Another Short Sale Question - Posted by Jim

Posted by DaveD (WI) on February 17, 2006 at 07:45:43:

We won’t do the deal unless they waive deficiancy. Why kick the seller in the teeth? As long as the seller DOES SOMETHING to mitigate his obligation (like attempt to sell it) the bank will go along, provided you can build a reasonable case for doing so. Where the bank will always pursue is when the seller doesn’t lift a finger (well, maybe “one” if you can read between the lines;-) to address his obligation. And they deserve it.

Another Short Sale Question - Posted by Jim

Posted by Jim on February 16, 2006 at 14:57:40:

Lets say they owe 100K and you get the bank to take 80K. What happens to the 20K? Can the bank still go after the homeowner? Do they usually do that? Does something get signed saying that the bank is forgiving that amount?

Thanks,

Jim

Re: Another Short Sale Question - Posted by TSSP:

Posted by TSSP: on February 17, 2006 at 06:47:55:

The $20K shortfall is called the deficiency. The lender may or may not pursue, judicially, a deficiency judgement.

If the lender forgives the deficiency amount, they are required to issue an IRS form 1099 to the beneficiary of the forgiven debt. The IRS views forgiven debt as taxable income. Whether the lender complies with the requirement that they issue a 1099, or not, the seller is still required to report the forgiven debt on their income tax return.

However, in most scenarios, the forgiven debt is demonstrated to be exempt from tax.

Re: Another Short Sale Question - Posted by DaveD (WI)

Posted by DaveD (WI) on February 16, 2006 at 15:52:17:

It depends. What you are referring to is called a deficiancy judgement. The bank will pursue judgement and collection unless they have a reason not to… like bankrupcy. We always ask the bank not to pursue the deficiancy because it is just another knock in the head to a downtrodden seller.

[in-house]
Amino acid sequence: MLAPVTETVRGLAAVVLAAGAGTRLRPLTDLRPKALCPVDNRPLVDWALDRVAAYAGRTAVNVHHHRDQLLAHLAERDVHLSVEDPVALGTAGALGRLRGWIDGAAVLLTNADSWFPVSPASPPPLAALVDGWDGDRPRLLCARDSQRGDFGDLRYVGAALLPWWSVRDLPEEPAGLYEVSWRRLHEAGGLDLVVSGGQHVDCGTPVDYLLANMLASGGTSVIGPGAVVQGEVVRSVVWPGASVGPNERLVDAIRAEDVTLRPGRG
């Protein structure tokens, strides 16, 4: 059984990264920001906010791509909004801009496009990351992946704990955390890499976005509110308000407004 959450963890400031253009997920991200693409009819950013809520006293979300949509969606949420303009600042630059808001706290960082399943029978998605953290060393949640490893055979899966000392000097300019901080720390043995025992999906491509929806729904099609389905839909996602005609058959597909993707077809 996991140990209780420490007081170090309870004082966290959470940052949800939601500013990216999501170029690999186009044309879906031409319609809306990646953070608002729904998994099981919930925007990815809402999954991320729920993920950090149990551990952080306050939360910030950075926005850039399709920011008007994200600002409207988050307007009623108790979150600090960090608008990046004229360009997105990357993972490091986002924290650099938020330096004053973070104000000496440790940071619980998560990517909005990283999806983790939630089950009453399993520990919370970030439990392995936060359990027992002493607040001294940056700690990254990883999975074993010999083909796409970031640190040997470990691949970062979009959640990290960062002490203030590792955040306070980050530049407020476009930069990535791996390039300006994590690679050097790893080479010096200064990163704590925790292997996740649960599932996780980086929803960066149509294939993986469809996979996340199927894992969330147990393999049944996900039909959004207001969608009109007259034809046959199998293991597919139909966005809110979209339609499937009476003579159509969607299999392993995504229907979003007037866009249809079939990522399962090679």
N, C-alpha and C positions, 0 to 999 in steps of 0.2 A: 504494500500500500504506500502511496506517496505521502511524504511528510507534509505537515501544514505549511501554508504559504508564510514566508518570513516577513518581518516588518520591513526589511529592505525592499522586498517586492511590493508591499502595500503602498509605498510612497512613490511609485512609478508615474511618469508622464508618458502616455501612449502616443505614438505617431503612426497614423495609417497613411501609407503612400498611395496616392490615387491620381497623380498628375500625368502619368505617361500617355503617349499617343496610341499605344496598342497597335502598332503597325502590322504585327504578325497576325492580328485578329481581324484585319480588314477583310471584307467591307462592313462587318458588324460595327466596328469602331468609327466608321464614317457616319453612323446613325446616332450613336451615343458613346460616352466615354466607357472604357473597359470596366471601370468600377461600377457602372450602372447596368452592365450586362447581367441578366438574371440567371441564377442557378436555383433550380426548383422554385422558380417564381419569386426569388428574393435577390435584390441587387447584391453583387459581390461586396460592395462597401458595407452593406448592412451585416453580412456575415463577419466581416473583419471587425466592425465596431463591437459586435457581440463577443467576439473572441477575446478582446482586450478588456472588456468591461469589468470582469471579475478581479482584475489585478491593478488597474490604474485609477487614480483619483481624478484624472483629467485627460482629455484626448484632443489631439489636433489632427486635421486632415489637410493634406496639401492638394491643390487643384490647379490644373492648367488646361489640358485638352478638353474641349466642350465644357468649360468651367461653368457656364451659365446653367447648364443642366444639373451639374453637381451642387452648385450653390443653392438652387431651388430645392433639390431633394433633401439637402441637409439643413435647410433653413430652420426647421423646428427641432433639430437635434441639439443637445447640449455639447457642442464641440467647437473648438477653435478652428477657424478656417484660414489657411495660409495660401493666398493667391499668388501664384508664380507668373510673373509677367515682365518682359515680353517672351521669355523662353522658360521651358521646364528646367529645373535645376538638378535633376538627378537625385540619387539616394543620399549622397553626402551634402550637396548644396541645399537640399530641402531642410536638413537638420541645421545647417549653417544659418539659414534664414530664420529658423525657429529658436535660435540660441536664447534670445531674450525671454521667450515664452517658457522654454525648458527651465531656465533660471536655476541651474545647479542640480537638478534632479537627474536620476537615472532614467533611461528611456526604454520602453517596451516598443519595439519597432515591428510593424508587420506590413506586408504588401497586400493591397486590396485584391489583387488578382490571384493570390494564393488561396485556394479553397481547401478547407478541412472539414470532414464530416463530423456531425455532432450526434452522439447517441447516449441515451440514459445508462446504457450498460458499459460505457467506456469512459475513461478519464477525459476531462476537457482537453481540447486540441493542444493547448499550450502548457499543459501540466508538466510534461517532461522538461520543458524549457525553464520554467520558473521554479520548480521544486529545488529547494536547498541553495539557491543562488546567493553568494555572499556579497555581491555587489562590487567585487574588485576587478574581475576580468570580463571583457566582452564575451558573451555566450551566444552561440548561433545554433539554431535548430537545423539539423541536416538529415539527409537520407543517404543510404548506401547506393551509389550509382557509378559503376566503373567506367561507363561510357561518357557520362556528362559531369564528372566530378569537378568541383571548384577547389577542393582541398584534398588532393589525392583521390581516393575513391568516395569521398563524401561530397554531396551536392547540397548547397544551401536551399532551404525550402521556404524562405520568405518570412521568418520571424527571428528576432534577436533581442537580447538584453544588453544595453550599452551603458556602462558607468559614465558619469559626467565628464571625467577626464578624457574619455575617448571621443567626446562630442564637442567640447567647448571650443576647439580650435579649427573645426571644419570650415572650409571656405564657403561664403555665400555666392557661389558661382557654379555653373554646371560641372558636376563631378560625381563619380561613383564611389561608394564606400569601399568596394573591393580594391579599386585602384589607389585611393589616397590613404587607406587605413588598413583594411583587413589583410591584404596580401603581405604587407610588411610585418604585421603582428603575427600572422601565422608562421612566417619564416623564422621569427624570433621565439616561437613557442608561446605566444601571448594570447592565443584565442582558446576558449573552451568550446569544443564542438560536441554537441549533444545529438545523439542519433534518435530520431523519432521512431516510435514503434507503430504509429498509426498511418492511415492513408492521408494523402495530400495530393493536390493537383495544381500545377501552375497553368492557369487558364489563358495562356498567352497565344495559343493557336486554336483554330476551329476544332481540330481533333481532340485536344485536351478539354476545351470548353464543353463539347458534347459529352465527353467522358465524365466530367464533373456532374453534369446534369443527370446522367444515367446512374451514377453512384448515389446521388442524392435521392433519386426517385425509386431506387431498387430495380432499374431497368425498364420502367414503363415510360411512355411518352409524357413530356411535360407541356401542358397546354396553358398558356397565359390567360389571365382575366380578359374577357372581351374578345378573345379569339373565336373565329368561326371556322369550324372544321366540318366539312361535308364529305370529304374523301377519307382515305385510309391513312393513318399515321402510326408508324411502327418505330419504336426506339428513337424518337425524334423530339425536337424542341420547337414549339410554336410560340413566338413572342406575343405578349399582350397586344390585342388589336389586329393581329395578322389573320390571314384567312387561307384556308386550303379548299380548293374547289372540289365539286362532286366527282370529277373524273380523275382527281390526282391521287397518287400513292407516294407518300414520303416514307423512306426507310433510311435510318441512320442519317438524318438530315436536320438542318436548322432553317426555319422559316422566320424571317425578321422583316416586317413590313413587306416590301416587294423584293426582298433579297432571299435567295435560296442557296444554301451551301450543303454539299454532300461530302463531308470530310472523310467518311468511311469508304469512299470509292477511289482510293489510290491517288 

Deficiancy judgement question - Posted by Dave Ojeda

Posted by Dave Ojeda on February 18, 2006 at 14:14:42:

DaveD,

What steps must be taken to have the bank not pursue the deficiancy judgement? I have heard of investors in the area never explain this to the seller leaving them with this 1099 issue. I have done foreclosures but not short sales with my deals, I want to protect and disclose as must to the seller as I do short sales. Kicking them any more is not in my nature.

Re: Another Short Sale Question - Posted by Jim

Posted by Jim on February 16, 2006 at 19:18:00:

Dave,

Thanks for the response. Do you find that banks are usually responsive to not pursuing? Or is it just a case by case?

Thanks,

Jim

Re: Deficiancy judgement question - Posted by DaveD (WI)

Posted by DaveD (WI) on February 18, 2006 at 17:31:56:

They have to agree not to pursue as part of their taking less for payment in full. You get it in writing as a function of your purchase docs… usually in your cover letter, but it could be any number of other ways. Could be in your offer, or could be in their payoff letter.

Ah, the 1099 is a different issue. Overblown. The lender does that to cover their butt for the charge off they make. It is a deductable expense for them, so yeah, it has to show up as income somewhere else. But the IRS also knows if this “income” to the seller is part of a sale for loss… they don’t count it as income. I forget the rule, but any accountant knows it.